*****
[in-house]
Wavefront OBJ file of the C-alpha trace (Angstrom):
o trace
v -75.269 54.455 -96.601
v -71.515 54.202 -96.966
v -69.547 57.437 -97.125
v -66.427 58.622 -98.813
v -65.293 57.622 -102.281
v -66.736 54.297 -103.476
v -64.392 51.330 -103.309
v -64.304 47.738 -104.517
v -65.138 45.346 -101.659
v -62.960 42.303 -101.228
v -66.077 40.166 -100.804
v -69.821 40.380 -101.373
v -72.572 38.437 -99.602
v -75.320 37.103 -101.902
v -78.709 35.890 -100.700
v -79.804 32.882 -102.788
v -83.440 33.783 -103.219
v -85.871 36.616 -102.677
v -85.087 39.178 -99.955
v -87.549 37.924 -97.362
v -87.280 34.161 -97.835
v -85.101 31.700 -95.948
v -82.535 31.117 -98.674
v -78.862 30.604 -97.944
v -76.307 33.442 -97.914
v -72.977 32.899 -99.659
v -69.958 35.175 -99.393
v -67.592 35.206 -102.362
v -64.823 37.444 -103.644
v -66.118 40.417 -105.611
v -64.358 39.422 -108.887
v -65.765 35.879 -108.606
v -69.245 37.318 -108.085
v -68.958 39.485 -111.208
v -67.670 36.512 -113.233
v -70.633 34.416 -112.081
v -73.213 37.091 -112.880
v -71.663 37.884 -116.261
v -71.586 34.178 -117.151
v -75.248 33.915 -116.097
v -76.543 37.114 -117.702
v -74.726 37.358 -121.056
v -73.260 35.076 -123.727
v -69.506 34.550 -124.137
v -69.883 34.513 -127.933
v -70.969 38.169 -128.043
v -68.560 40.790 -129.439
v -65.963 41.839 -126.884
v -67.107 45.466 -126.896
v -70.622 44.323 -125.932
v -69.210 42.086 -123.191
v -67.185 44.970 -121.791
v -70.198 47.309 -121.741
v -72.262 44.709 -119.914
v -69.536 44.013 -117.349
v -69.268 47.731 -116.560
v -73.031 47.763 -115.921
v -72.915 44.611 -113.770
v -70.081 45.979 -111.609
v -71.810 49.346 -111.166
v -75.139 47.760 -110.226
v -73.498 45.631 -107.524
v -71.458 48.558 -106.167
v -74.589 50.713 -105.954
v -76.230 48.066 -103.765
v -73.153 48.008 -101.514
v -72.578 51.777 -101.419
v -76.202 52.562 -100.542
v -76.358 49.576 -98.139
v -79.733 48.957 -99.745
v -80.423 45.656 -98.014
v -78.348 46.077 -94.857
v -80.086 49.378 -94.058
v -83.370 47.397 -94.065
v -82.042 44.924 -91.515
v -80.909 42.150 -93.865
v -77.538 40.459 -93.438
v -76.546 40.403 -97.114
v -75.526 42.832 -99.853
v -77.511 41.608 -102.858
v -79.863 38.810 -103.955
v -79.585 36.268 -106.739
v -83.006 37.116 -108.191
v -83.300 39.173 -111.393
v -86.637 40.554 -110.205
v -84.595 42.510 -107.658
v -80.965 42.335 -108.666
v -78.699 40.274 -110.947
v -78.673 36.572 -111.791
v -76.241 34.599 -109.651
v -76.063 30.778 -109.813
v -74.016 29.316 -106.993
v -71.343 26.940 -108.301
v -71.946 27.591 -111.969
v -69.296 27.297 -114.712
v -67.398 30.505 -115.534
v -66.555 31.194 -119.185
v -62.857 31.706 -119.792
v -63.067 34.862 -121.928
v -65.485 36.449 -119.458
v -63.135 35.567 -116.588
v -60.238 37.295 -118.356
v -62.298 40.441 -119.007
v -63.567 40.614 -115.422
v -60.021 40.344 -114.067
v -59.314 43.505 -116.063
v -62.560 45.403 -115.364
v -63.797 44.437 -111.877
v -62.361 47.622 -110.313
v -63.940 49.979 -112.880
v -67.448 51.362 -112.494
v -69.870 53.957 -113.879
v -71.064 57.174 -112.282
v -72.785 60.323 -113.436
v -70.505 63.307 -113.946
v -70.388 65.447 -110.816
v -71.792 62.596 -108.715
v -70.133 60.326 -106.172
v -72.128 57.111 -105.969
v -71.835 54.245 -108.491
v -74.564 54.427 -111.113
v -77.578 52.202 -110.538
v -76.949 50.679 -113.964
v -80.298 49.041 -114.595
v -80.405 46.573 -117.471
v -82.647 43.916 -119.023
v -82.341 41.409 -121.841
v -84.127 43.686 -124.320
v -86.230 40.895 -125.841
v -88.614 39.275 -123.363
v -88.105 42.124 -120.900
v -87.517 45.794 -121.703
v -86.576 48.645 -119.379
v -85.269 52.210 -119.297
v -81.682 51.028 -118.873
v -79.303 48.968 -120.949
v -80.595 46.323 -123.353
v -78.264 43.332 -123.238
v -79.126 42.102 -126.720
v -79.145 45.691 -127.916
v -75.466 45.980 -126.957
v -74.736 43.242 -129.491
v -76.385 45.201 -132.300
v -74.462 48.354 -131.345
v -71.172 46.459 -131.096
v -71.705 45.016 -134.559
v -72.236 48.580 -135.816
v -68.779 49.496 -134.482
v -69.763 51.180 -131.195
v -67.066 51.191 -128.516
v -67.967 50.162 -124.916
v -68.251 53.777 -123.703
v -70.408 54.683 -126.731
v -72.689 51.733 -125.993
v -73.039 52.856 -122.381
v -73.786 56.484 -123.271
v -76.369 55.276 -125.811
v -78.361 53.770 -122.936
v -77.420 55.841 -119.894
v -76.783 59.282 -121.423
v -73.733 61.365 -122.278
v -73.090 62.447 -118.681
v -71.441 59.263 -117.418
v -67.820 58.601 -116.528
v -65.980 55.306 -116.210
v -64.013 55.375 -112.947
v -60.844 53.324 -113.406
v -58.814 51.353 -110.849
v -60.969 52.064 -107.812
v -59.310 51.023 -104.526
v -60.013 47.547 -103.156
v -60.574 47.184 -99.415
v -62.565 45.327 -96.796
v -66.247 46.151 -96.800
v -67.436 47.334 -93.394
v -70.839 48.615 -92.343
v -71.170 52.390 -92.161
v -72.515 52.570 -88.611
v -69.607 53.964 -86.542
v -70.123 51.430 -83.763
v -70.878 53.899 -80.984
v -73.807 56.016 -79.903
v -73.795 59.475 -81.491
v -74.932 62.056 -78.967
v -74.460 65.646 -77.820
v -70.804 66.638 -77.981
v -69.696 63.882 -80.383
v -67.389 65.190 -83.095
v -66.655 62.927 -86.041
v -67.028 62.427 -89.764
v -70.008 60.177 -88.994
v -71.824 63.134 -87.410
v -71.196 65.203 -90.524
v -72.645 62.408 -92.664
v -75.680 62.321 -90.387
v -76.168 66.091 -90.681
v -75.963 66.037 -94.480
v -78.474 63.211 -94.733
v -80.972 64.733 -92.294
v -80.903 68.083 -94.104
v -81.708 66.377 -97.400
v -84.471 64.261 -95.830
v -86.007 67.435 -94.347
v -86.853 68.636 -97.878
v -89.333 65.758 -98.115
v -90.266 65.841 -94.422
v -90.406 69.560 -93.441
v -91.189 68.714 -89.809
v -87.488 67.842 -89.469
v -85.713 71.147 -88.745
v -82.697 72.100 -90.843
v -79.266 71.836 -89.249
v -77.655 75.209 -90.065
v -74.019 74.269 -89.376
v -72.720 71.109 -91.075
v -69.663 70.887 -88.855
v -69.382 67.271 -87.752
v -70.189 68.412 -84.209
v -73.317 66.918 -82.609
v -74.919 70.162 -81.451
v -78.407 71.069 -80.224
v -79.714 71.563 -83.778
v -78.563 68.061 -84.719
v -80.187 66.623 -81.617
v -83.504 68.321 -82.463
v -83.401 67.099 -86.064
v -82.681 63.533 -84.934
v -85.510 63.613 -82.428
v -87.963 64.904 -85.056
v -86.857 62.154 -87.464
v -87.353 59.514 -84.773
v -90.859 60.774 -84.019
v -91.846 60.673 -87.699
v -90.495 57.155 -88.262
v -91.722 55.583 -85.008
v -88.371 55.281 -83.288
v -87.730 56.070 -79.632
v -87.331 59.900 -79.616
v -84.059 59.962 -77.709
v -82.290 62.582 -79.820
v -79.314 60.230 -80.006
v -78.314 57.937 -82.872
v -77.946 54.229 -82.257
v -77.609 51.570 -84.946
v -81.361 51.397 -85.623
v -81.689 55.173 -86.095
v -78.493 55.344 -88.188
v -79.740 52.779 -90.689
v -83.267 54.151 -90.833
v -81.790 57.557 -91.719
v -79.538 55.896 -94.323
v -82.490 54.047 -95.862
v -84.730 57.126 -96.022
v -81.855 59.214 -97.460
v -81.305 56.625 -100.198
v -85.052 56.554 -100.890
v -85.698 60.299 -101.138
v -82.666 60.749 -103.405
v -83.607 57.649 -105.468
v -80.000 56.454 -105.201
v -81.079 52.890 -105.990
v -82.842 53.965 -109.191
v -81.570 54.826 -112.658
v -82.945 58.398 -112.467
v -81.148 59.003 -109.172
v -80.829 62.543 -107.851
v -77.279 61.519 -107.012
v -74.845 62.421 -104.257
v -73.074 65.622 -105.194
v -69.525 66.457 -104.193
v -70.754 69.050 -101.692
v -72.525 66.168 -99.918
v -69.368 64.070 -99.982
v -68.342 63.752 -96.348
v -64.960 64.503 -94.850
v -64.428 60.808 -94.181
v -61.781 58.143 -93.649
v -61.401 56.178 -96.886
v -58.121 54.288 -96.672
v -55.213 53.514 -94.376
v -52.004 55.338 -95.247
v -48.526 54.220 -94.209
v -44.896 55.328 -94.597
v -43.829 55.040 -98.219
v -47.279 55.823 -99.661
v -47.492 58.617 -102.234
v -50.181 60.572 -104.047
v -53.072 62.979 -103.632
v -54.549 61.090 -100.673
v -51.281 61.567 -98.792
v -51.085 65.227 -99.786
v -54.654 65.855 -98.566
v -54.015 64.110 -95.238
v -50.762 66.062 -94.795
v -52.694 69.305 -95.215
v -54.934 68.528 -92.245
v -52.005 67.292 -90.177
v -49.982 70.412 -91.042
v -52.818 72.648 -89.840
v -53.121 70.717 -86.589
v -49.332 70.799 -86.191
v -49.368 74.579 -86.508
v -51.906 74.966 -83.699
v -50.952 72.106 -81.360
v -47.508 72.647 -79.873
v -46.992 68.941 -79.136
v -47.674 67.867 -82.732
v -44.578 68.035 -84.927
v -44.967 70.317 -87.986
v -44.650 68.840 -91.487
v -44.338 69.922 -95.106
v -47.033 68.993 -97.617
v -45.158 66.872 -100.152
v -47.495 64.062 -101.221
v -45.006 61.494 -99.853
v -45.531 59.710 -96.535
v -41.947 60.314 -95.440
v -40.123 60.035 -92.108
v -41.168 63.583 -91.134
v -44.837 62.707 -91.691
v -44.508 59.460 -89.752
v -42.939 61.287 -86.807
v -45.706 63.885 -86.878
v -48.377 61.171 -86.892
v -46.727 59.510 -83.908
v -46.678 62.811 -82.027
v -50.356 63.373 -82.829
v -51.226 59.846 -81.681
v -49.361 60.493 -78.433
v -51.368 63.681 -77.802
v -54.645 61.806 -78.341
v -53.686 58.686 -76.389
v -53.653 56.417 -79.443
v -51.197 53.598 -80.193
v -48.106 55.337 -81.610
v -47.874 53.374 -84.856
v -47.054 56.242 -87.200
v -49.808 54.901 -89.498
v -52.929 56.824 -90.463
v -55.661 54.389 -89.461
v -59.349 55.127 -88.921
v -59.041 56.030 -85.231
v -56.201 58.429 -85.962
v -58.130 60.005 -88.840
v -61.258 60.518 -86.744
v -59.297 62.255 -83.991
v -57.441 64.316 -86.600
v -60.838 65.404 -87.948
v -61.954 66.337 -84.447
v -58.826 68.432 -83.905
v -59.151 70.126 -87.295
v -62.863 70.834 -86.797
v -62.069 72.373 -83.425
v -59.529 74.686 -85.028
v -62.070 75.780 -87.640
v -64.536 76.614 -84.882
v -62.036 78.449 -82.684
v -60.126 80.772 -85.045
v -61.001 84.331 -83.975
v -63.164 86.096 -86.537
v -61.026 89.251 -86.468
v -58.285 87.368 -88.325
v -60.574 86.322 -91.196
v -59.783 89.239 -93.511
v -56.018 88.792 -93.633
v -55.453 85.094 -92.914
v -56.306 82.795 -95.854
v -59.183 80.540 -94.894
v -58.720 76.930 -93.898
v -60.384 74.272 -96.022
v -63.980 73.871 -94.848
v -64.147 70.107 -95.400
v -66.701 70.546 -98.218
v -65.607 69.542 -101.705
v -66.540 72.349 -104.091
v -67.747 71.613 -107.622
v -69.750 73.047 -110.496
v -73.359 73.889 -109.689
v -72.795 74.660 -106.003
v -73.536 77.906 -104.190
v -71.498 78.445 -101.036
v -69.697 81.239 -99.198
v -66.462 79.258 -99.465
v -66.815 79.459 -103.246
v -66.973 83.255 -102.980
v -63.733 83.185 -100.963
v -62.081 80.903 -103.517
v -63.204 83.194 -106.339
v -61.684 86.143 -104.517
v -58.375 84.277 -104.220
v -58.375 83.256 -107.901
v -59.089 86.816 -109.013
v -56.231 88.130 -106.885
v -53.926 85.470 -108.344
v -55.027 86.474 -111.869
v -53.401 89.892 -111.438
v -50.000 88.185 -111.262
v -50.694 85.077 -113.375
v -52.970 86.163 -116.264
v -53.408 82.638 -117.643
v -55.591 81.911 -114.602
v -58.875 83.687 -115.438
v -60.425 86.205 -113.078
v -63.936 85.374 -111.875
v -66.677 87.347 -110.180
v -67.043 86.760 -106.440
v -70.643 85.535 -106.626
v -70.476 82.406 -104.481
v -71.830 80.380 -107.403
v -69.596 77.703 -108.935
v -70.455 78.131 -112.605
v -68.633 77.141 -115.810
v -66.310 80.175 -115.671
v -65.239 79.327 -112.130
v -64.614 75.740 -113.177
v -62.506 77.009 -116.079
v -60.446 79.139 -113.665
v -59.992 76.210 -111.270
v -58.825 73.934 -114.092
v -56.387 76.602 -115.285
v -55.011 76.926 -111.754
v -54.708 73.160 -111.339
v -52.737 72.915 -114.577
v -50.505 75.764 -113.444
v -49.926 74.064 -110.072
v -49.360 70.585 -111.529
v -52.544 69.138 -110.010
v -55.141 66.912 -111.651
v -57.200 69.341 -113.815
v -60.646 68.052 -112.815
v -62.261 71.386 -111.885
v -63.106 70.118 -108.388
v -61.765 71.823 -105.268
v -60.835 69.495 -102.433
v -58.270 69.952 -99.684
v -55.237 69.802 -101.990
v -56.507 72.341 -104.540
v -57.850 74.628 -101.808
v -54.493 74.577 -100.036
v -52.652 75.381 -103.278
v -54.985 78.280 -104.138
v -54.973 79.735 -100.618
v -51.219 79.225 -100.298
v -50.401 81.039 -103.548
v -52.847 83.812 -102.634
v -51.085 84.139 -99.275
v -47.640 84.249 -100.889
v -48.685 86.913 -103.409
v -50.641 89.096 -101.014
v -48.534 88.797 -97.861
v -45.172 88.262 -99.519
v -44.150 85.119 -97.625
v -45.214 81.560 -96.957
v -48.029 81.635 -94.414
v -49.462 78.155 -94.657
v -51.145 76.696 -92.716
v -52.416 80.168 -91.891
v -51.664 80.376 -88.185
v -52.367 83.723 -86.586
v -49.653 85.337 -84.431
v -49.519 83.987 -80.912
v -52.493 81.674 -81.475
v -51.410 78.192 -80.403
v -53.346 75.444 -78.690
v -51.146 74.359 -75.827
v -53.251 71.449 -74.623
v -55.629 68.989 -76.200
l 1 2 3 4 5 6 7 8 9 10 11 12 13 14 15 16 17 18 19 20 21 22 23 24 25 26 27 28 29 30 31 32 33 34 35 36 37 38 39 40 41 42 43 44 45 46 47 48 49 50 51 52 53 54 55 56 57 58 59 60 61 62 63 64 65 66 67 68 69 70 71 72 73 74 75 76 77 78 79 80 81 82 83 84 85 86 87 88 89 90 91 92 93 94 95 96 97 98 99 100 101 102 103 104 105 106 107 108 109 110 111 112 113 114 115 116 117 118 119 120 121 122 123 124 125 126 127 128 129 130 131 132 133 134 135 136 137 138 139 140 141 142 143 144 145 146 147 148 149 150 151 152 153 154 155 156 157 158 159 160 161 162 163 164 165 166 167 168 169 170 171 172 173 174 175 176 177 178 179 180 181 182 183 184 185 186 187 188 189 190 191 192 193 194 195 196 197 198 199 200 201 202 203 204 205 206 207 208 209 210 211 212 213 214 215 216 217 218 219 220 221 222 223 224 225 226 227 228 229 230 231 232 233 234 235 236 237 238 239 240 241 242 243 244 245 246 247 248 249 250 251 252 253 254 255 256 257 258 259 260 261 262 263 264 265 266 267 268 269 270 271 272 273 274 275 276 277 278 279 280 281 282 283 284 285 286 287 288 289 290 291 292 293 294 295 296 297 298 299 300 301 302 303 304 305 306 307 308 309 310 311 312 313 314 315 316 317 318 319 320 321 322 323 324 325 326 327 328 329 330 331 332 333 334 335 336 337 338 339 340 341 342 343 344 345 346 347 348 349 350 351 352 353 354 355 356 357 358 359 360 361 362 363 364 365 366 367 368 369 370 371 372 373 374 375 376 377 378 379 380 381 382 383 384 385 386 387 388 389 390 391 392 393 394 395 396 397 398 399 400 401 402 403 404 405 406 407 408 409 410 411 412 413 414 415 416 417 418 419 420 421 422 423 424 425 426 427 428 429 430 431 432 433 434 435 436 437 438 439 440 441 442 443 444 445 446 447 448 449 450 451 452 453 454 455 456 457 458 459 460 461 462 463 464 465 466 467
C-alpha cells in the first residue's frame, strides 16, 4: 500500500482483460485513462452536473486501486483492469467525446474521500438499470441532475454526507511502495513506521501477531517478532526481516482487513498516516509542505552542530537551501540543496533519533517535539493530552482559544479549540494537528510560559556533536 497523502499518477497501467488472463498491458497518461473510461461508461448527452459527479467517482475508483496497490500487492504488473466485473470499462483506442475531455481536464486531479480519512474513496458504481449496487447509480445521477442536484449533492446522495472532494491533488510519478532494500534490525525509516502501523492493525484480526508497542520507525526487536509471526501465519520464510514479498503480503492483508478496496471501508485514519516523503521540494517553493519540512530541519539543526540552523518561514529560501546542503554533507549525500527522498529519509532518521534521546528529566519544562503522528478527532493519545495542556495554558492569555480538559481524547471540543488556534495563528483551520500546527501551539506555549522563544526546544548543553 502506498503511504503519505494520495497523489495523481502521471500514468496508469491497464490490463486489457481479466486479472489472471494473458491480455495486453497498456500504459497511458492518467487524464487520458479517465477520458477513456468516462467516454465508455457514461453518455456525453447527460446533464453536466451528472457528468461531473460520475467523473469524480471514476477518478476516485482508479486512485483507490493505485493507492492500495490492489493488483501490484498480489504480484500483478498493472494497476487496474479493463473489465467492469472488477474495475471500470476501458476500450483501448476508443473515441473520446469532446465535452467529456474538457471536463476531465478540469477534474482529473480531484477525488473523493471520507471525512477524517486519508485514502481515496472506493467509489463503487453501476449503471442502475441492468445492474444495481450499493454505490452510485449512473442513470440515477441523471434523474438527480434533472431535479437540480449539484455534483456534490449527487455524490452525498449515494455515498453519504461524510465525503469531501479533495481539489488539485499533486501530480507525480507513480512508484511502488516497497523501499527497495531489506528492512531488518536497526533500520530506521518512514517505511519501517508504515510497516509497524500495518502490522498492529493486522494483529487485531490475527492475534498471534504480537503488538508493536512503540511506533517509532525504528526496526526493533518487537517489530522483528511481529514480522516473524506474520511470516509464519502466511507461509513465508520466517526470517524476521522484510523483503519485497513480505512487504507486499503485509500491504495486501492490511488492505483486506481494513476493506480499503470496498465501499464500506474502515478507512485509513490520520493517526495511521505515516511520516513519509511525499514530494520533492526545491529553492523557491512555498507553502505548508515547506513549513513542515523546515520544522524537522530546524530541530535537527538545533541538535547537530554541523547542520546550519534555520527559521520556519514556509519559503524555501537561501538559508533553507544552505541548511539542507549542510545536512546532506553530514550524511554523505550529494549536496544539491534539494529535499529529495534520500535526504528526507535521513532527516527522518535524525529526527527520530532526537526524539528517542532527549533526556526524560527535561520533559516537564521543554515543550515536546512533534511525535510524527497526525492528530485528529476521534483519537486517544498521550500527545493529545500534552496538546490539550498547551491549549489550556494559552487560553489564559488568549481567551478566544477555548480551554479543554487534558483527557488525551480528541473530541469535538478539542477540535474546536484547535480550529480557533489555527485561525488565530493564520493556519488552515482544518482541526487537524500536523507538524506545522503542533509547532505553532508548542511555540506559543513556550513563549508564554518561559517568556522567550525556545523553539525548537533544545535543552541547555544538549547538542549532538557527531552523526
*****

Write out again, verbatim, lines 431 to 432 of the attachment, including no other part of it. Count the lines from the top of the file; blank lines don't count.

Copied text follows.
v -55.141 66.912 -111.651
v -57.200 69.341 -113.815